was the flagship program for the then-new Nickelodeon
network back in 1979, and in fact the entirety of the network's output from 1977 to 1979. (Nick was even called Pinwheel during that time.) It was a program similar to Sesame Street
in many ways, having a standard human cast with numerous puppet friends. In fact, series head writer Lou Berger actually became head writer of Sesame Street
long after Pinwheel
's cancellation. One of the interesting twists about Pinwheel
was that it exposed American and Canadian children to otherwise unavailable European short subjects, like Miximetric
, Chapi Chapo
and Simon in the Land of Chalk Drawings
The series ran throughout the early days of Nickelodeon, usually running in three- to five-hour blocks in the mornings. It eventually became part of the Nick Jr. block of programming. The series ended its run in 1989, when it was replaced with newer Nick Jr. shows.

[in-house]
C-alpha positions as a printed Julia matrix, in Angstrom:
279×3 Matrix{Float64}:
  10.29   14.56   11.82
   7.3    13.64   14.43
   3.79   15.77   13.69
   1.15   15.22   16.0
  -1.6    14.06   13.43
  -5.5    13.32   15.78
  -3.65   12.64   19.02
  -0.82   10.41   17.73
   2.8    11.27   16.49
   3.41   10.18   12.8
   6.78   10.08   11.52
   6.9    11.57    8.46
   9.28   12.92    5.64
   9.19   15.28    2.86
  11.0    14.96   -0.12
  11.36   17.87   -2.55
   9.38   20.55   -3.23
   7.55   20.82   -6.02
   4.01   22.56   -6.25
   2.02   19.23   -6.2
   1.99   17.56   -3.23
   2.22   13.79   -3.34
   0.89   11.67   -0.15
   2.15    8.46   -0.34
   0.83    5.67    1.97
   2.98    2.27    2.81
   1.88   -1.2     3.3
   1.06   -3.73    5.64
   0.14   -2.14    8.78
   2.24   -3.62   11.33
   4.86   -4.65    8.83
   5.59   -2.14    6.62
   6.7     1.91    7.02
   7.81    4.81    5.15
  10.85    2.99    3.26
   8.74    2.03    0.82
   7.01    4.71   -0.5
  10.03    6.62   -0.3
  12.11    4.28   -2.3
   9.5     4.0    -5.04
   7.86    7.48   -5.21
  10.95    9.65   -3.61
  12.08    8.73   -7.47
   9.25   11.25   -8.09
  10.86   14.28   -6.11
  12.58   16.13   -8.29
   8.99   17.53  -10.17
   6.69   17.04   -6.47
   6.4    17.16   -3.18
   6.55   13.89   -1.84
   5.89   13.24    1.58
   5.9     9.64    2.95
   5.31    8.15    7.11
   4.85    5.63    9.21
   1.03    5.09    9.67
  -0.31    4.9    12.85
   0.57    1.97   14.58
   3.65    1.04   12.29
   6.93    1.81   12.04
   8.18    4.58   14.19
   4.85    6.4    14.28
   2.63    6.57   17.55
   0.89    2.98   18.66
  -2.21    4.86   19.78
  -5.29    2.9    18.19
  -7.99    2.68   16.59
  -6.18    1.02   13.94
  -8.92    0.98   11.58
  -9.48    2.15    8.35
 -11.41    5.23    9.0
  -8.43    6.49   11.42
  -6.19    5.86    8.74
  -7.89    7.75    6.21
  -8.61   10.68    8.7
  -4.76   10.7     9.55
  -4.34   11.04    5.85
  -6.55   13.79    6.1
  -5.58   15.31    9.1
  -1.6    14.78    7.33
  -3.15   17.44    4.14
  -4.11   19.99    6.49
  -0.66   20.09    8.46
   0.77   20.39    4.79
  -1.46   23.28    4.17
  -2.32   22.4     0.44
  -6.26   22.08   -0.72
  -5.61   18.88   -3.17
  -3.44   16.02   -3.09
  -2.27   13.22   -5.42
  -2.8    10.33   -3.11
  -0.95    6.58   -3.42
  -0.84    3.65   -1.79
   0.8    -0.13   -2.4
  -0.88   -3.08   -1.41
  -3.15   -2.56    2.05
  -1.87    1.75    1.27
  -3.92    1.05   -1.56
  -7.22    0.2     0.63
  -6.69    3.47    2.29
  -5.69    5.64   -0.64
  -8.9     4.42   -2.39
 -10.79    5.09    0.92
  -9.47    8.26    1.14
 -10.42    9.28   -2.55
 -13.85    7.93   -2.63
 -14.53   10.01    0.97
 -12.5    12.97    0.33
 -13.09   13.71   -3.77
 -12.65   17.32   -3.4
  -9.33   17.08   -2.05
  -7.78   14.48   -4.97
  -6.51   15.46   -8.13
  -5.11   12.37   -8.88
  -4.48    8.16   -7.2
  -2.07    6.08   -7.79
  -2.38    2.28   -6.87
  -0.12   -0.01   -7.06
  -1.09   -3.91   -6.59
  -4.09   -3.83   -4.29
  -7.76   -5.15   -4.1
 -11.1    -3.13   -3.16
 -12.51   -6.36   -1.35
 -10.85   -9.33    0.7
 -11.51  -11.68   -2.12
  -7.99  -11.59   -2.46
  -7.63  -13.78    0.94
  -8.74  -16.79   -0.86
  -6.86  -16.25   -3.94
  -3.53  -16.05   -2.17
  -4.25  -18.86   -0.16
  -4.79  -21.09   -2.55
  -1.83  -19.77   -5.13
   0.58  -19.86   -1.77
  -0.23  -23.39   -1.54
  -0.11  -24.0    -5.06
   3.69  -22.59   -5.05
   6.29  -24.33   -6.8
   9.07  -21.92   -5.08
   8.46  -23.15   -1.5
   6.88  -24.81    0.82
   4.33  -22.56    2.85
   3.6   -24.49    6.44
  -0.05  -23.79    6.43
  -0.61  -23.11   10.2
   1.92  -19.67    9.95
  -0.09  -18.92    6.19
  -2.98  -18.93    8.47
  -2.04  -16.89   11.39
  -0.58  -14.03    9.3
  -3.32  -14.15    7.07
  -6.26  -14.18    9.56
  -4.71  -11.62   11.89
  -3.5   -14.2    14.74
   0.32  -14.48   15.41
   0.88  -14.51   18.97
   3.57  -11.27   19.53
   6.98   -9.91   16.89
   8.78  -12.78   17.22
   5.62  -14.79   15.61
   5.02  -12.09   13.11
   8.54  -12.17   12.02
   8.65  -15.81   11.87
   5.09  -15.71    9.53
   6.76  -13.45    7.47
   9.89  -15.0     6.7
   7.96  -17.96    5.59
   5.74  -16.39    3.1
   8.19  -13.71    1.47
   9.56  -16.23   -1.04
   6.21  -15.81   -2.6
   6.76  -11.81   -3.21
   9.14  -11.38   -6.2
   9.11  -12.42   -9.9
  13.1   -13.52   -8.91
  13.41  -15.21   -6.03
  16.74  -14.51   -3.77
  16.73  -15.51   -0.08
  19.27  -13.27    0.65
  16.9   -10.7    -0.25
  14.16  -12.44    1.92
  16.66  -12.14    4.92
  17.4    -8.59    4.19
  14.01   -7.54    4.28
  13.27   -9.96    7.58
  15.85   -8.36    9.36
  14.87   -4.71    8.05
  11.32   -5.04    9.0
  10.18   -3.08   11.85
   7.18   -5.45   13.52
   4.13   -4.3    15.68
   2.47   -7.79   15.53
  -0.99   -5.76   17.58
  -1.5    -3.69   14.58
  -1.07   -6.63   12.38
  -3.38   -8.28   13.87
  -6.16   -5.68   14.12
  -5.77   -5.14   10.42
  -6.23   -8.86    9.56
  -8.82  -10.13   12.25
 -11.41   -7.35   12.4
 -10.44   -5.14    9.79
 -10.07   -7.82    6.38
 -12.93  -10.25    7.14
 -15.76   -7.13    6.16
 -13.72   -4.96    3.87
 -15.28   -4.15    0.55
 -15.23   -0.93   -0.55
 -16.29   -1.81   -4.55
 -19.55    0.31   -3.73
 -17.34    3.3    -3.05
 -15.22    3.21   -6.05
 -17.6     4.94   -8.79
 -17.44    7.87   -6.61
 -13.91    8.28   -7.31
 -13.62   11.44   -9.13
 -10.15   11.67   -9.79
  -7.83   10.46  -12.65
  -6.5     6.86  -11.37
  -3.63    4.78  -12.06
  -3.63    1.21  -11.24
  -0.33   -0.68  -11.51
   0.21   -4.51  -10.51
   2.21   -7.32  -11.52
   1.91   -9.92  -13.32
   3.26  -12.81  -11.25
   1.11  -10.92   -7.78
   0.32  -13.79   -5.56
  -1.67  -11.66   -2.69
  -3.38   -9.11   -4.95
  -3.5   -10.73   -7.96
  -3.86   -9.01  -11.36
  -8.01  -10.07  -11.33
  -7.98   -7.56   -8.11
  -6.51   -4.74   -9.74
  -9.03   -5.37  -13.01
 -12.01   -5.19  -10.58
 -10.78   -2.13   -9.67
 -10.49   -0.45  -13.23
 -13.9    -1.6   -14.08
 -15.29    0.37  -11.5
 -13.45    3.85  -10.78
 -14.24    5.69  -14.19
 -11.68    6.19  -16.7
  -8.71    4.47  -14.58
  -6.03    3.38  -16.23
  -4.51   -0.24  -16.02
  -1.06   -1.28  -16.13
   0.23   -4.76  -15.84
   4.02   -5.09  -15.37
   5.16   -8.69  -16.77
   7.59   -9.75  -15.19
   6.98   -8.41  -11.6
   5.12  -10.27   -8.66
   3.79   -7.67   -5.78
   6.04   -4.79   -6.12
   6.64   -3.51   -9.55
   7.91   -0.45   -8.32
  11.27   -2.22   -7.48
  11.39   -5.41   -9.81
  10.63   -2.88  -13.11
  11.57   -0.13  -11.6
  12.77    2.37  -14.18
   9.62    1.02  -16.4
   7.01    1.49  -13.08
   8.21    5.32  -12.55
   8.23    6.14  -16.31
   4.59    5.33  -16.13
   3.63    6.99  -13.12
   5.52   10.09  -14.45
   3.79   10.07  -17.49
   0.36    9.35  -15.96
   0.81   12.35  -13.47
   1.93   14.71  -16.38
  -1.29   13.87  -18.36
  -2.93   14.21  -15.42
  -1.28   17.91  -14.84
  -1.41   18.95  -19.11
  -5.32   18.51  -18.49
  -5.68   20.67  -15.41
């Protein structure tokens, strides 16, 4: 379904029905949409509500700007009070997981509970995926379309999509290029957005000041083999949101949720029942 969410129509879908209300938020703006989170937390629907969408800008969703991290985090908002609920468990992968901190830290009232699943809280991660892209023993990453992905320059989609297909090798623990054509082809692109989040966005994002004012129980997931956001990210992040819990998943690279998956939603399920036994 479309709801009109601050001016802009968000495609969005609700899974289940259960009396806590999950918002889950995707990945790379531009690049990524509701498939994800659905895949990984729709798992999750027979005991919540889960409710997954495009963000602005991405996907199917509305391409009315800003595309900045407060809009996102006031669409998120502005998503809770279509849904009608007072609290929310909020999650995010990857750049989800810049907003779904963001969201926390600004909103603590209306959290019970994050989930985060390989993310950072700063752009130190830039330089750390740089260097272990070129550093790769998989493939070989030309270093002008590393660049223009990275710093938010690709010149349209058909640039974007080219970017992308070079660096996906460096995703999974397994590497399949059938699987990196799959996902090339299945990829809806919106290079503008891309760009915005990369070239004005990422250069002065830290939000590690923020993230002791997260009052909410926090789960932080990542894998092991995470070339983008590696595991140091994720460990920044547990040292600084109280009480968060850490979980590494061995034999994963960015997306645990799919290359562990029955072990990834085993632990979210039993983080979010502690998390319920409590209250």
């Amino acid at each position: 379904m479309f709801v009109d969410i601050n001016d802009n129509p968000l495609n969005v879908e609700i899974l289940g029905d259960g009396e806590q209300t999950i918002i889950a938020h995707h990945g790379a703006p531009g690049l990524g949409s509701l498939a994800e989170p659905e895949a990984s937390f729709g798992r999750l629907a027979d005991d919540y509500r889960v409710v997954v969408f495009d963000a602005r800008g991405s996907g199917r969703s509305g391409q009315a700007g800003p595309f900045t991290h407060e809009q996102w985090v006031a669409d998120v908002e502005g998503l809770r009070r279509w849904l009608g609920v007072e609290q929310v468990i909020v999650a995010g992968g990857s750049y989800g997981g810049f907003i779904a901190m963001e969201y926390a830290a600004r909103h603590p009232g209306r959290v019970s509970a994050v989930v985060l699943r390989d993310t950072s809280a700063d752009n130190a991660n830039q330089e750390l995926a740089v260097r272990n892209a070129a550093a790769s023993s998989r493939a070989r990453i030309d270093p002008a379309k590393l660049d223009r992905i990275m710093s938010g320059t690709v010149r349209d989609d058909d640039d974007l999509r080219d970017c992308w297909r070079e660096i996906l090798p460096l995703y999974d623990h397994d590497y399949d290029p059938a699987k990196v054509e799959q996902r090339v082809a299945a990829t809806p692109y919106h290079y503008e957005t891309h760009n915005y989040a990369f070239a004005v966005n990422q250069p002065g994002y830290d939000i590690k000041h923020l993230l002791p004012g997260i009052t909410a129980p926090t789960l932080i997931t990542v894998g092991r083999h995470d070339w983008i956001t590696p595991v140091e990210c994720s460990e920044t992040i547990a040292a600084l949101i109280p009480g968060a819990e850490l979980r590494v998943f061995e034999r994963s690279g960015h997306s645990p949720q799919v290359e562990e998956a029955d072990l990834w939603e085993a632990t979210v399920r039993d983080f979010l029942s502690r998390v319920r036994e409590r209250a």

Pinwheel contains the following tropes:
- Keep Circulating the Tapes: The series was never re-aired after cancellation, making many believe that it didn't exist. There have been numerous attempts to petition the release of some episodes on DVD, but to no avail. Your best shot of watching this show would be to find a bootleg on eBay.
- A few episodes have been uploaded to YouTube.
- Running Gag: In the "Plus Goes to the Moon" sketches, Plus would try taking a rocket to the moon, but he would get distracted easily, leaving the rocket to blast off without him.
- Smitty is always looking for the Admiral Bird, a strange, goofy-looking bird that only appeared when he was out of the room and couldn't take a picture of him.